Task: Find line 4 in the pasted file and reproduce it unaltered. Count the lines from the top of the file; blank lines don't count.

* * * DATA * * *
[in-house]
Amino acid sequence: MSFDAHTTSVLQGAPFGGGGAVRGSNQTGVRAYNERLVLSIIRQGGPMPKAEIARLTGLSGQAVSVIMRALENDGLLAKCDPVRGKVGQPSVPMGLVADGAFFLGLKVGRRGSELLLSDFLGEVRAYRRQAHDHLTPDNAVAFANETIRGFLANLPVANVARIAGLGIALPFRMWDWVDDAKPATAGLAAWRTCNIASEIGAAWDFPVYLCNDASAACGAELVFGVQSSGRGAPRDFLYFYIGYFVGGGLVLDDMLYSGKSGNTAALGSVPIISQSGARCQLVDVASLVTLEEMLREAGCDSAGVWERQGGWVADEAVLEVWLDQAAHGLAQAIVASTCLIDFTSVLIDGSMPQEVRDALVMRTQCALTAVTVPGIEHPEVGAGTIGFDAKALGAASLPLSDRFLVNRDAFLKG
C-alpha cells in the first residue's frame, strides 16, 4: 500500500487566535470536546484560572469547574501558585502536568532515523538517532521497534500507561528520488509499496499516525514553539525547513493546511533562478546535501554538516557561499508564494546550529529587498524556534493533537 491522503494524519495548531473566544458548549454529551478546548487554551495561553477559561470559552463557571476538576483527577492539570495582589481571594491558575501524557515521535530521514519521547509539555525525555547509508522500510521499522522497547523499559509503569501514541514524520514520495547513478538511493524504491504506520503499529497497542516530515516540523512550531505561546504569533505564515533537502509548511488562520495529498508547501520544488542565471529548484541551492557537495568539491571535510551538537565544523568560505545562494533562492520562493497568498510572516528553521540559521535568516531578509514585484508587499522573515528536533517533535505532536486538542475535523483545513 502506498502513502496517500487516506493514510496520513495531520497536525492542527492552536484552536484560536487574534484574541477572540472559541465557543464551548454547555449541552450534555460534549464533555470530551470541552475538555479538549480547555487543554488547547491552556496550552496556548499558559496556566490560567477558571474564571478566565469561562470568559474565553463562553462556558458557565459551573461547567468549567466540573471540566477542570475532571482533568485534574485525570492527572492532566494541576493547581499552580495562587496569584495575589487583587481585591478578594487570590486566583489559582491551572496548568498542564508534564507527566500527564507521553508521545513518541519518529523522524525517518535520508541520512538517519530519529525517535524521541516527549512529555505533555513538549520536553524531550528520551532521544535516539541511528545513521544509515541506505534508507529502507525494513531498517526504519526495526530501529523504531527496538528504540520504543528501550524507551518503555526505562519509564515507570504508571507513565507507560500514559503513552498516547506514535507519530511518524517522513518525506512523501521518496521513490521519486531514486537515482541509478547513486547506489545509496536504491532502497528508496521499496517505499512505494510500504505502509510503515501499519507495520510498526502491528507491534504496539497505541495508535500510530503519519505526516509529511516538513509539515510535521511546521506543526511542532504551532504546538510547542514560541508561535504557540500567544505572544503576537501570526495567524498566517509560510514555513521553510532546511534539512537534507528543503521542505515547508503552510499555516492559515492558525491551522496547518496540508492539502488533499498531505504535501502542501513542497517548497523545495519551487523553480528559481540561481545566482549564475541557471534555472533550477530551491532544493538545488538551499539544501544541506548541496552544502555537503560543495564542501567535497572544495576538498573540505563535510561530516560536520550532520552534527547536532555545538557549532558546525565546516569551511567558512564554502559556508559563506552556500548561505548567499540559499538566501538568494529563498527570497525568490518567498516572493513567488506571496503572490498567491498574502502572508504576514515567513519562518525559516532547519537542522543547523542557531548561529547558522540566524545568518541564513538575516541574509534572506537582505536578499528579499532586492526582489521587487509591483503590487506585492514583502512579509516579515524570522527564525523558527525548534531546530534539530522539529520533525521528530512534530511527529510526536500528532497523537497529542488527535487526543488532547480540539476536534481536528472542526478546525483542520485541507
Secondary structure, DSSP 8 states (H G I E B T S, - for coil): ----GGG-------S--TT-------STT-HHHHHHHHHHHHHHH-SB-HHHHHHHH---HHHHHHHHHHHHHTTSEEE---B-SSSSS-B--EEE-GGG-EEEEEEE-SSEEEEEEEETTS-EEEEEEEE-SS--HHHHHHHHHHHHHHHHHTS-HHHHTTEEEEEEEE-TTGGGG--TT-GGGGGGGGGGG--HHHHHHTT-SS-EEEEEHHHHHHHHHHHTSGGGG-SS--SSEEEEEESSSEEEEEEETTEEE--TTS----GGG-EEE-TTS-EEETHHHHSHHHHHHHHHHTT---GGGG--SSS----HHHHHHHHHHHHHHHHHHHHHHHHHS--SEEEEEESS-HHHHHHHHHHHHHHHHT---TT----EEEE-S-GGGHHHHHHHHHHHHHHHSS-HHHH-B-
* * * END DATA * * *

Secondary structure, DSSP 8 states (H G I E B T S, - for coil): ----GGG-------S--TT-------STT-HHHHHHHHHHHHHHH-SB-HHHHHHHH---HHHHHHHHHHHHHTTSEEE---B-SSSSS-B--EEE-GGG-EEEEEEE-SSEEEEEEEETTS-EEEEEEEE-SS--HHHHHHHHHHHHHHHHHTS-HHHHTTEEEEEEEE-TTGGGG--TT-GGGGGGGGGGG--HHHHHHTT-SS-EEEEEHHHHHHHHHHHTSGGGG-SS--SSEEEEEESSSEEEEEEETTEEE--TTS----GGG-EEE-TTS-EEETHHHHSHHHHHHHHHHTT---GGGG--SSS----HHHHHHHHHHHHHHHHHHHHHHHHHS--SEEEEEESS-HHHHHHHHHHHHHHHHT---TT----EEEE-S-GGGHHHHHHHHHHHHHHHSS-HHHH-B-